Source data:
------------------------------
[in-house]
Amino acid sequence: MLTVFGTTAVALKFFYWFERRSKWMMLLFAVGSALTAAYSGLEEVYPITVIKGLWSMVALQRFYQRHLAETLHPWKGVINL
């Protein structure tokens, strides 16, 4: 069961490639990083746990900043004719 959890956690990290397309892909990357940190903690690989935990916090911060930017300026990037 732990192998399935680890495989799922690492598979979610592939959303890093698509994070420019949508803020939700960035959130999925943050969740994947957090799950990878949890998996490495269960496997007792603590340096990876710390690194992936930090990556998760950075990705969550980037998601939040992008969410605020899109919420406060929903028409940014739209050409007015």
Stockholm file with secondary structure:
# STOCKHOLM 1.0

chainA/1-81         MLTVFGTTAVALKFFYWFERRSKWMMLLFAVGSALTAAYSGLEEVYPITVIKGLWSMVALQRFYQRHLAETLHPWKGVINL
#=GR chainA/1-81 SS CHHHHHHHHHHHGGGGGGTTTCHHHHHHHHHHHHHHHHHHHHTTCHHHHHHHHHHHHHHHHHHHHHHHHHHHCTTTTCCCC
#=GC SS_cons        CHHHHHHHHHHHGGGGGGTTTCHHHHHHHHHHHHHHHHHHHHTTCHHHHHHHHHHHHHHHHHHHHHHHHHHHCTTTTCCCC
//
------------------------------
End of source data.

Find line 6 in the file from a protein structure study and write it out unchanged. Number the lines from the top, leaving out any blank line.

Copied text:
chainA/1-81         MLTVFGTTAVALKFFYWFERRSKWMMLLFAVGSALTAAYSGLEEVYPITVIKGLWSMVALQRFYQRHLAETLHPWKGVINL